Consumer banks help patients meet out-of-pocket medical expenses

Consumer Banks Help Patients Meet Out-of-Pocket Medical ExpensesConsumer Banks Help Patients Meet Out-of-Pocket Medical Expenses

Out of pocket medical expenses are on the rise for American consumers, putting many at financial risk. In 2018, average per person health care spending rang in at over $7,000 for individuals between the ages of 18 and 65, according to the Centers for Medicare and Medicaid Services. Even worse, spending is anticipated to grow at a rate of 5.5% per year through 2027.

Complicating the issue of rising costs, more employers and consumers are adopting high deductible health plans (HDHPs) in an effort to offset the expense of increasing annual premiums. However, these attempts to bring down health plan costs quickly turn into a trade-off as consumers pay more out of pocket when medical care is necessary.

While health savings plans were designed to help consumers offset the out-of-pocket costs associated with HDHPs, the money set aside does not always cover the bill on medical expenses, resulting in financial risks for Americans at all income levels:

  • Research conducted by the Kaiser Family Foundation reveals that 38% of respondents are very worried about being able to afford a surprise medical bill. An additional 29% were somewhat worried.ii
  • Additionally, 26% of respondents to the Kaiser survey had trouble paying for medical bills within the last year, with half indicating that these expenses had a major impact on their financial well being.iii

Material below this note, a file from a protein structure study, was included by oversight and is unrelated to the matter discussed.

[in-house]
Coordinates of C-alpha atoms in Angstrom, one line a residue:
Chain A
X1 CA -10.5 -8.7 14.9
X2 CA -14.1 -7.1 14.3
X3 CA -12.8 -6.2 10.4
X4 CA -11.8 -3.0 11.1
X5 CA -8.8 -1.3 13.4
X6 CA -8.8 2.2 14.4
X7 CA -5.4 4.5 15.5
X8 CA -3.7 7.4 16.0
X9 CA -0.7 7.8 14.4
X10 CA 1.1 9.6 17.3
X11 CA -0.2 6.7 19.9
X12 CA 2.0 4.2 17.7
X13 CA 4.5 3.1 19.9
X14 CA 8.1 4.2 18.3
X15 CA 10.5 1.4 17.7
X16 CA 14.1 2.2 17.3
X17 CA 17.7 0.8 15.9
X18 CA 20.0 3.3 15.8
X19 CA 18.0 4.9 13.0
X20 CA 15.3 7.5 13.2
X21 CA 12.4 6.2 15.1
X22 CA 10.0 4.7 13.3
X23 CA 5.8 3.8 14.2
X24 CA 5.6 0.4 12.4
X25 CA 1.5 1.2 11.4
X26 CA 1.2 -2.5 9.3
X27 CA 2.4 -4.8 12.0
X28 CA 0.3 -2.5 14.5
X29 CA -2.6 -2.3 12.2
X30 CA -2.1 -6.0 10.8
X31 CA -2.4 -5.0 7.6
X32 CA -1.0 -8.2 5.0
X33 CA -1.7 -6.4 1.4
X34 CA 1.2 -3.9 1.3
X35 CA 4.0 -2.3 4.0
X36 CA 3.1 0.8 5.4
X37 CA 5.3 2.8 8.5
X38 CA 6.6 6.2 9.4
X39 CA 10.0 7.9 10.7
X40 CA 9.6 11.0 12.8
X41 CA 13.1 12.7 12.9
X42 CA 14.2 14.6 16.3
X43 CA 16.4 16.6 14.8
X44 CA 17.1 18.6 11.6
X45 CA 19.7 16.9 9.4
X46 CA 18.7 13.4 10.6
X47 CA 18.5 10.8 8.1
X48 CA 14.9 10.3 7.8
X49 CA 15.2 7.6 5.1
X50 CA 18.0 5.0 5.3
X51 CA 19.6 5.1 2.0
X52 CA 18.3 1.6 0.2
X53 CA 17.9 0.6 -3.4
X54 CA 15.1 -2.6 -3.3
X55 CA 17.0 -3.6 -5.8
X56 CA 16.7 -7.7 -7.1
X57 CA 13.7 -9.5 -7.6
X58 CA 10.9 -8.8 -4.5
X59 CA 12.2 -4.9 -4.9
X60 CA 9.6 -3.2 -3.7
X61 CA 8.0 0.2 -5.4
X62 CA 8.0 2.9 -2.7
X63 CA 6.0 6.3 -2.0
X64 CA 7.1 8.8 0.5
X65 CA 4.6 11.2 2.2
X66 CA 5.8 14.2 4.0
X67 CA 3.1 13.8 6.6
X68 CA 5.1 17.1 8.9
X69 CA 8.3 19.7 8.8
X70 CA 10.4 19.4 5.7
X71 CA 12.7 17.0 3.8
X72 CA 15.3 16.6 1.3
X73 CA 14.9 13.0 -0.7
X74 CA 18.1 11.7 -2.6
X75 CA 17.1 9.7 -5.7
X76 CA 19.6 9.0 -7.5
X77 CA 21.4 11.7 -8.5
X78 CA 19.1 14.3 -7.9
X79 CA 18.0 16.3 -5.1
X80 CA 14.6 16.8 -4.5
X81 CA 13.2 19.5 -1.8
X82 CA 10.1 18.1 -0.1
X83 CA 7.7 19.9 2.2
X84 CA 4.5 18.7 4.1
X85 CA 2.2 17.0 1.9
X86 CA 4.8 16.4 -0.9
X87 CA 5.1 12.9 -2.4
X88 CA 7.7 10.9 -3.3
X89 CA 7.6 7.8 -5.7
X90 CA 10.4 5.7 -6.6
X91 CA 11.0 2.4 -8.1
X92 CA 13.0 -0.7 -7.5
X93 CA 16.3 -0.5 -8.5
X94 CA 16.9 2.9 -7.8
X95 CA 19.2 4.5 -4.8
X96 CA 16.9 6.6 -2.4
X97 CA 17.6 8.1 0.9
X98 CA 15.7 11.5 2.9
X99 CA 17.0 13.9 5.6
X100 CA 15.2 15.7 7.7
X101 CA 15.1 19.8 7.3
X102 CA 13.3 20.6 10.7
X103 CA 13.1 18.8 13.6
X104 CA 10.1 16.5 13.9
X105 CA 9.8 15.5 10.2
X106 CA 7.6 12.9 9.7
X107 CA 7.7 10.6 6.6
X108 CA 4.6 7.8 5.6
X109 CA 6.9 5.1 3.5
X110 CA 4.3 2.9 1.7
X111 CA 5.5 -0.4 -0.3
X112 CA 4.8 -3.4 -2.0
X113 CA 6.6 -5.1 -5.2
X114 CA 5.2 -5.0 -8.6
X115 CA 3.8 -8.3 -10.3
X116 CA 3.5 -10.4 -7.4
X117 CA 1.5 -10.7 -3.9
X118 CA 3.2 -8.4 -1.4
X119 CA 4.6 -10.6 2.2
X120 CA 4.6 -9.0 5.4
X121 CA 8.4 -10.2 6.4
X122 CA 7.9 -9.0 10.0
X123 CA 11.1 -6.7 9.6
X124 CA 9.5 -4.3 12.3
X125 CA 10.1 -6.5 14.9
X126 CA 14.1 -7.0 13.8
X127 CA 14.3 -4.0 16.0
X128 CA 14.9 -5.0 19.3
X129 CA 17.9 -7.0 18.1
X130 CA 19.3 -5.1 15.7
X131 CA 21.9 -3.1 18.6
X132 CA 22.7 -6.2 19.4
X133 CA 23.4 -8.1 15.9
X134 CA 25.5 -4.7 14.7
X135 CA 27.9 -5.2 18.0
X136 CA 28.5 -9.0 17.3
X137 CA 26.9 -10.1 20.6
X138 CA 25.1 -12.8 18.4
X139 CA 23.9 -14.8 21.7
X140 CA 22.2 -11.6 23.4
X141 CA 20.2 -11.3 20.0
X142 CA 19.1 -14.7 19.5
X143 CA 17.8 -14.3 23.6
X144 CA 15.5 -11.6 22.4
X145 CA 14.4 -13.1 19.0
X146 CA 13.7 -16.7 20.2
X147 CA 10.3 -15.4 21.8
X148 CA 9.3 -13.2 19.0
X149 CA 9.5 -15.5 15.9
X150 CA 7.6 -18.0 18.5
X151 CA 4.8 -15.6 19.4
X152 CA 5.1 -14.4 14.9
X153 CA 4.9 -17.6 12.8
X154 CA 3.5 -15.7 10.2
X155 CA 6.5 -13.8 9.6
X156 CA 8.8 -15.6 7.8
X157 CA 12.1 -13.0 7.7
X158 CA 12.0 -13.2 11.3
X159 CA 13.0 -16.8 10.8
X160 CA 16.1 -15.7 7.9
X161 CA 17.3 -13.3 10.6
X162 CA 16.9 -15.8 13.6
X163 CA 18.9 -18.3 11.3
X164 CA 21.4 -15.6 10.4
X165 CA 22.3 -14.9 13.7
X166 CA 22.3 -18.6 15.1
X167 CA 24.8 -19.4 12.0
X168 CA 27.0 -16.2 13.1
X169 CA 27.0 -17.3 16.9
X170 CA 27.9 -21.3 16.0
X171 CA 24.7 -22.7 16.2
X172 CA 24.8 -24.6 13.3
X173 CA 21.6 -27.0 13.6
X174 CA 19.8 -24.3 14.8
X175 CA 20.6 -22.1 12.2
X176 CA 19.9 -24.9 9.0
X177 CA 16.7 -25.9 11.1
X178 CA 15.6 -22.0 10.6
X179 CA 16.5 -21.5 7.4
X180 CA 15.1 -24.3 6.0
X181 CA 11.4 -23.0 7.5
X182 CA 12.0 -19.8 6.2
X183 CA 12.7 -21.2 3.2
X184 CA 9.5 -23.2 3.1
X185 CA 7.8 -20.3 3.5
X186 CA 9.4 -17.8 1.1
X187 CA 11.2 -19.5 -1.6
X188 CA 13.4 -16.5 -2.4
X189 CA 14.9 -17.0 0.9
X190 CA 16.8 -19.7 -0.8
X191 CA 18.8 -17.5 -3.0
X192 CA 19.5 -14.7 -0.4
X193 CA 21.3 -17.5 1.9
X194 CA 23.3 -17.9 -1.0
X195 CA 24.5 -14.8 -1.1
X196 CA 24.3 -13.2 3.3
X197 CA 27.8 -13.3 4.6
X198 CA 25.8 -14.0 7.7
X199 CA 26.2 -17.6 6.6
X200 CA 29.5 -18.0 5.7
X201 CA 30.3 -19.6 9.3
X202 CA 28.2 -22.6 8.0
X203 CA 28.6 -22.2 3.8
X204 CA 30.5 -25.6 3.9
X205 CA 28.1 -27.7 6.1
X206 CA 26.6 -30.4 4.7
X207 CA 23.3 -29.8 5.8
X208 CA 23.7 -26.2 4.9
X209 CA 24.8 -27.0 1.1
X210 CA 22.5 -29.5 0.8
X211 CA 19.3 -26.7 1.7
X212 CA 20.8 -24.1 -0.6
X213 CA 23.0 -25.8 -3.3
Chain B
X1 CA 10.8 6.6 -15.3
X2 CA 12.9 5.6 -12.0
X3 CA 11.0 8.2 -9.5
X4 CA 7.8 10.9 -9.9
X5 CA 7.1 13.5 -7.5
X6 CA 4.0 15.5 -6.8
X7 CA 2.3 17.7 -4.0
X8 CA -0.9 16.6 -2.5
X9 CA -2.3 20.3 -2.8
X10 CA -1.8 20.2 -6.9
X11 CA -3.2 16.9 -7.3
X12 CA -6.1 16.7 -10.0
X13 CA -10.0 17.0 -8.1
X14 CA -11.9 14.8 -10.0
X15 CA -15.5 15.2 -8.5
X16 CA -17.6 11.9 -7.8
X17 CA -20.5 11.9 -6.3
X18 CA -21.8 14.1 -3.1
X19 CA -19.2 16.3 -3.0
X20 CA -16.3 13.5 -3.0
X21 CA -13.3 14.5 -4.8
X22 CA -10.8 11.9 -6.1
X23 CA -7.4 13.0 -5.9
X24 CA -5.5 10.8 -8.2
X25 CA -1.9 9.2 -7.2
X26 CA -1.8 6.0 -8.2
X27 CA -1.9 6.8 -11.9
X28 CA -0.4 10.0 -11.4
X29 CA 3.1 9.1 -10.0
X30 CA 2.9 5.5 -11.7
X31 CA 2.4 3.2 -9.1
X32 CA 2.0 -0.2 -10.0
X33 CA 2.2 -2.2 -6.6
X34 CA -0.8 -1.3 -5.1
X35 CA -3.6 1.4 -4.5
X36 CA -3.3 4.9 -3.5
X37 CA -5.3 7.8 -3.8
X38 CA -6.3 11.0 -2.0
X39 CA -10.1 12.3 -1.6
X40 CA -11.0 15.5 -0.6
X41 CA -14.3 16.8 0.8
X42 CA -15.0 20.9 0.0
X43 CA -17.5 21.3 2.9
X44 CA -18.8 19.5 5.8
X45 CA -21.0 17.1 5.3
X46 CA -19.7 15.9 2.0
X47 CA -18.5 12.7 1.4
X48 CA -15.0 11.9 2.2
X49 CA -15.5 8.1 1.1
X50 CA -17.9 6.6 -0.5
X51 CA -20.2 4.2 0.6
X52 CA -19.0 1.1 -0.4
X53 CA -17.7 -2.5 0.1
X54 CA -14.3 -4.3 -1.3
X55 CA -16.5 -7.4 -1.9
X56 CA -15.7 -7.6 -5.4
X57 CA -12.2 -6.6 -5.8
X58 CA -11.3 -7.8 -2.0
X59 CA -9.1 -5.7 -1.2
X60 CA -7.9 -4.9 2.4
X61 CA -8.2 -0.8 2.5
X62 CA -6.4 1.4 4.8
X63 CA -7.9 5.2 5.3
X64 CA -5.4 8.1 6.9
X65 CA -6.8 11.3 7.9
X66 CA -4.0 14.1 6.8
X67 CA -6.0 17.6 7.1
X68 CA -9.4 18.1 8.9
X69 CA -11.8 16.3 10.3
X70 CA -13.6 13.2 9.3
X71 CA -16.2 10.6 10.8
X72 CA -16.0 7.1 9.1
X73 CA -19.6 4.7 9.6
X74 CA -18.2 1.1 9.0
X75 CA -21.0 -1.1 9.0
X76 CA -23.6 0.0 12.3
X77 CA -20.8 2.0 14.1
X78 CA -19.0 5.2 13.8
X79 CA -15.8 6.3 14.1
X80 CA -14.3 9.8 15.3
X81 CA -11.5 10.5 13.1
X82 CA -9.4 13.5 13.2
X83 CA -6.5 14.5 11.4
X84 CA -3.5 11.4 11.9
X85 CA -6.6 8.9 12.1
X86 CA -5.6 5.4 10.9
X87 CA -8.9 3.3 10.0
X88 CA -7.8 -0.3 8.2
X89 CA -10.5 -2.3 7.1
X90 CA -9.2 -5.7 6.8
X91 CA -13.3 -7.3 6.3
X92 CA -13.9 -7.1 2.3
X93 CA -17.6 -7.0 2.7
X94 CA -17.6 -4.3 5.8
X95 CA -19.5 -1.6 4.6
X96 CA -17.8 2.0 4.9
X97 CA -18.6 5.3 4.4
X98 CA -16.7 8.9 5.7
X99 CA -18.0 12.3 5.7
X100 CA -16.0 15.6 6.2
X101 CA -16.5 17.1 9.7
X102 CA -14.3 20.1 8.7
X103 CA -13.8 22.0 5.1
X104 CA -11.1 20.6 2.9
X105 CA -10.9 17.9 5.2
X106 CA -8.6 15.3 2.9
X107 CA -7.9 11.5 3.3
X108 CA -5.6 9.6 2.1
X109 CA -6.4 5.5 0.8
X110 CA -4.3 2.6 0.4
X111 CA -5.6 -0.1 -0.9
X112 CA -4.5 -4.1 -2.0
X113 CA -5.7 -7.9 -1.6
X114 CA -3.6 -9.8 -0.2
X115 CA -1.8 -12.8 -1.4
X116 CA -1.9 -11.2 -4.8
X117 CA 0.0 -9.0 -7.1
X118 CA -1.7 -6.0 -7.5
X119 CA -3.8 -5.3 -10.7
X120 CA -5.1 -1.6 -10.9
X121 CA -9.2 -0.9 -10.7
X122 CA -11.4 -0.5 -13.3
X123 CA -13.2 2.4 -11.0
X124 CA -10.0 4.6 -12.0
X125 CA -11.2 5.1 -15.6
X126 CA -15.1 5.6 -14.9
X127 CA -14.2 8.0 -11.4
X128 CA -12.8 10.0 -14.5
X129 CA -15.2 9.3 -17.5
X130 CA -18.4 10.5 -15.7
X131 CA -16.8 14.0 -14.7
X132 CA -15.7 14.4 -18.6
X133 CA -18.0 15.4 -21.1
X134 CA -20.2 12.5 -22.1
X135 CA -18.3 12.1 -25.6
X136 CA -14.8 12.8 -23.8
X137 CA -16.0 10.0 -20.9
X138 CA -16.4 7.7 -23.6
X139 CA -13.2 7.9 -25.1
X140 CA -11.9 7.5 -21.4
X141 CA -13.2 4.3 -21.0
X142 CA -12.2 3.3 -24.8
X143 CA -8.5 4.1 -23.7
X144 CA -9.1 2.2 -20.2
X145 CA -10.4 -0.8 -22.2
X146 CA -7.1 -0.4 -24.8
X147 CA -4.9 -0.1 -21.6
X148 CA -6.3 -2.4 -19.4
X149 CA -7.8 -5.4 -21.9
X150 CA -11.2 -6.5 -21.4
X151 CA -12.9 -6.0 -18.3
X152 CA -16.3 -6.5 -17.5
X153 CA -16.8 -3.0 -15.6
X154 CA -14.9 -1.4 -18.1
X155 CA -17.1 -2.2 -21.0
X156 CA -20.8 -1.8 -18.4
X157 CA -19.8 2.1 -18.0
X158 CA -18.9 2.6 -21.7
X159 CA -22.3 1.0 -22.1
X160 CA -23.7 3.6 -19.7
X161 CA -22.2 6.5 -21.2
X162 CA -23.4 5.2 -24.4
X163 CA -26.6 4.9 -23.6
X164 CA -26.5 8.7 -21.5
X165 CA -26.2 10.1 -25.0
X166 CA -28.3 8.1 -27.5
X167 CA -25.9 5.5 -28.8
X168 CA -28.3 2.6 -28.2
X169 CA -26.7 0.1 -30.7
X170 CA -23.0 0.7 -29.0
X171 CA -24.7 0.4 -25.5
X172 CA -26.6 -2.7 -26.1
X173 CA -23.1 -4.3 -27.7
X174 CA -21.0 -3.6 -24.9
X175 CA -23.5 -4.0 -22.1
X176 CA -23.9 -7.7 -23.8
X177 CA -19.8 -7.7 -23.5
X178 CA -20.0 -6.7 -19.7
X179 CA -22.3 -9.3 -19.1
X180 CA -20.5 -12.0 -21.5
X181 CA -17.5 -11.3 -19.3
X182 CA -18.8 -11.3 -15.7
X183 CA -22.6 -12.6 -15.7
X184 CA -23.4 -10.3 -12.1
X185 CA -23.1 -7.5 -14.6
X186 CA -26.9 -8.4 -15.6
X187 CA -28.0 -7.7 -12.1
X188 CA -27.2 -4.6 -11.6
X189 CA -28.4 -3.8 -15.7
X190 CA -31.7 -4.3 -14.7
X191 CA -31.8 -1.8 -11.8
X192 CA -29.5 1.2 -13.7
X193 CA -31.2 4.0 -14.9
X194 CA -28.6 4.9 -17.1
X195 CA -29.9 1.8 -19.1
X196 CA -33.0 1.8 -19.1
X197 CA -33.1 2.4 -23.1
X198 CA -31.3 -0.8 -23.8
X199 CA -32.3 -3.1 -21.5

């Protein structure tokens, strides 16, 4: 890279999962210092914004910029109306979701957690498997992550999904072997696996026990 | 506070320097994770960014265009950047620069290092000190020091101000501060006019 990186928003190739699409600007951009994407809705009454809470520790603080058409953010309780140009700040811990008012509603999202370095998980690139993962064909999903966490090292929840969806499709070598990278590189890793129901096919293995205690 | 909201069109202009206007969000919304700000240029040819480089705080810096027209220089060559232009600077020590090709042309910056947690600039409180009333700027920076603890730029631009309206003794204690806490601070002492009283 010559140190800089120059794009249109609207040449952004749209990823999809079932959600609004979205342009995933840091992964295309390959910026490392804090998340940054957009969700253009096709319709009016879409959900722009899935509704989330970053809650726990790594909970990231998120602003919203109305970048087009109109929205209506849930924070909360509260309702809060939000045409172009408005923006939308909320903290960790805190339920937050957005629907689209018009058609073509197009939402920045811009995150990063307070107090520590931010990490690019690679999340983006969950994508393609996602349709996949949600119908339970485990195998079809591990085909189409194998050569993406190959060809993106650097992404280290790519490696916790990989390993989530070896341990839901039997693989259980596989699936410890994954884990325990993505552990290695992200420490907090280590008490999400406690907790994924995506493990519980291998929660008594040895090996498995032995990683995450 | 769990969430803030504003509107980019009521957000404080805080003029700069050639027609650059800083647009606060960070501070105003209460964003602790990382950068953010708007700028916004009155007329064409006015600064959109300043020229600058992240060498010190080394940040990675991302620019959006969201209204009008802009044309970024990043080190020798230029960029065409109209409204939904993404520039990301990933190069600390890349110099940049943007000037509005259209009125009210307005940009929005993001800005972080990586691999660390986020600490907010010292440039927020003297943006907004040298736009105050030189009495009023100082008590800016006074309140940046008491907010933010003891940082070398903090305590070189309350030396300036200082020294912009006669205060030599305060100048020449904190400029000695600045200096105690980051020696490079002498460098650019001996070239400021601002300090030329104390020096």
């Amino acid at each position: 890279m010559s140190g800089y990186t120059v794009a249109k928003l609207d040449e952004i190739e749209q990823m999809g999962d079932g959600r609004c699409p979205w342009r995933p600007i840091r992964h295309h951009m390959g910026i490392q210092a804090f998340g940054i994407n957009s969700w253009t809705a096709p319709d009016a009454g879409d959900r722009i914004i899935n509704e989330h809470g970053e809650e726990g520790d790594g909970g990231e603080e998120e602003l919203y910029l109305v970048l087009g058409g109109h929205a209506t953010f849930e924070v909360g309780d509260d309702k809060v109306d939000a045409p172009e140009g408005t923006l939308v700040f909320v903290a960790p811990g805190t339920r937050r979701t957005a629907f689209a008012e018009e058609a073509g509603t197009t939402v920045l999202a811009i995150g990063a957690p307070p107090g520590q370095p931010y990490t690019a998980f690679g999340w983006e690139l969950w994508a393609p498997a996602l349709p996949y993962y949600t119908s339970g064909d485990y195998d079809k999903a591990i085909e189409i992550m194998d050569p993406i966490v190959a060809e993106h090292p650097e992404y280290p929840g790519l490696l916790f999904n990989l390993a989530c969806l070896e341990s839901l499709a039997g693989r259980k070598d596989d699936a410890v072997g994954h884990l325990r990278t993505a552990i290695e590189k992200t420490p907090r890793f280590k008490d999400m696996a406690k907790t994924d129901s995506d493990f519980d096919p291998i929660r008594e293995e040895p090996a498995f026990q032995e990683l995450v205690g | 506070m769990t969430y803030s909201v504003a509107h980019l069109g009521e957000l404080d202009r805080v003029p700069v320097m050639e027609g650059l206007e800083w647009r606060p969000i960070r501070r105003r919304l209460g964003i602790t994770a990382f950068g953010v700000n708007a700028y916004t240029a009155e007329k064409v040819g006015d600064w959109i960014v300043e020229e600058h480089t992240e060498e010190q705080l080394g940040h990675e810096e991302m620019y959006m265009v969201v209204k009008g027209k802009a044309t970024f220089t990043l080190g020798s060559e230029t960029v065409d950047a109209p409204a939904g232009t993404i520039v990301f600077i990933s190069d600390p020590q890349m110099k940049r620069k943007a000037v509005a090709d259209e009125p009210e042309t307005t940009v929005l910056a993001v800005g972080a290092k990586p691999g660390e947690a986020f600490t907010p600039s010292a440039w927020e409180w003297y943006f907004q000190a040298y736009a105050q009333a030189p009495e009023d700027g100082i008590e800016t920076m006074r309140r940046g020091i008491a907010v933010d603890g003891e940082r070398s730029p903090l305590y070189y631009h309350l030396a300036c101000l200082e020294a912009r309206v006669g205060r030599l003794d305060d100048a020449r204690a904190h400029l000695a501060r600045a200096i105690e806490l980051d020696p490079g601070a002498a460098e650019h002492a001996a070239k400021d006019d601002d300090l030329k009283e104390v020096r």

• The Consumer Financial Protection Bureau reports that unpaid medical bills make up 58% of debts sent to third-party collection.iv
  • Medical debt is the leading cause of early 401K withdrawals, according to TD Ameritradev  and the oft unspoken cause behind 66.5% of all personal bankruptcies.vi 

Forty-six percent of Americans responding to a recent survey indicated that they had incurred out-of-pocket charges for medical services in the past year.vii  Fortunately, 90% of individuals say they want to pay off their outstanding medical bills, and for nearly half responding to a recent survey, payment plans made it possible for them to make good on the money owed.viii 

As competition heats up in the consumer lending space, healthcare financing also offers a significant opportunity for community banks and credit unions to fill their lending pipelines. Borrowers are also great candidates for future services and can often become a core client for the financial institution.

Patient Financing Offers a Competitive Edge for Consumer Banks

As the banking industry rose from the ashes of the financial crisis, several smaller financial institutions failed, leaving room for alternative lenders to fill the void. The rise of these new competitors has put the squeeze on lending for community banks and credit unions, making it increasingly difficult to garner consumer loans.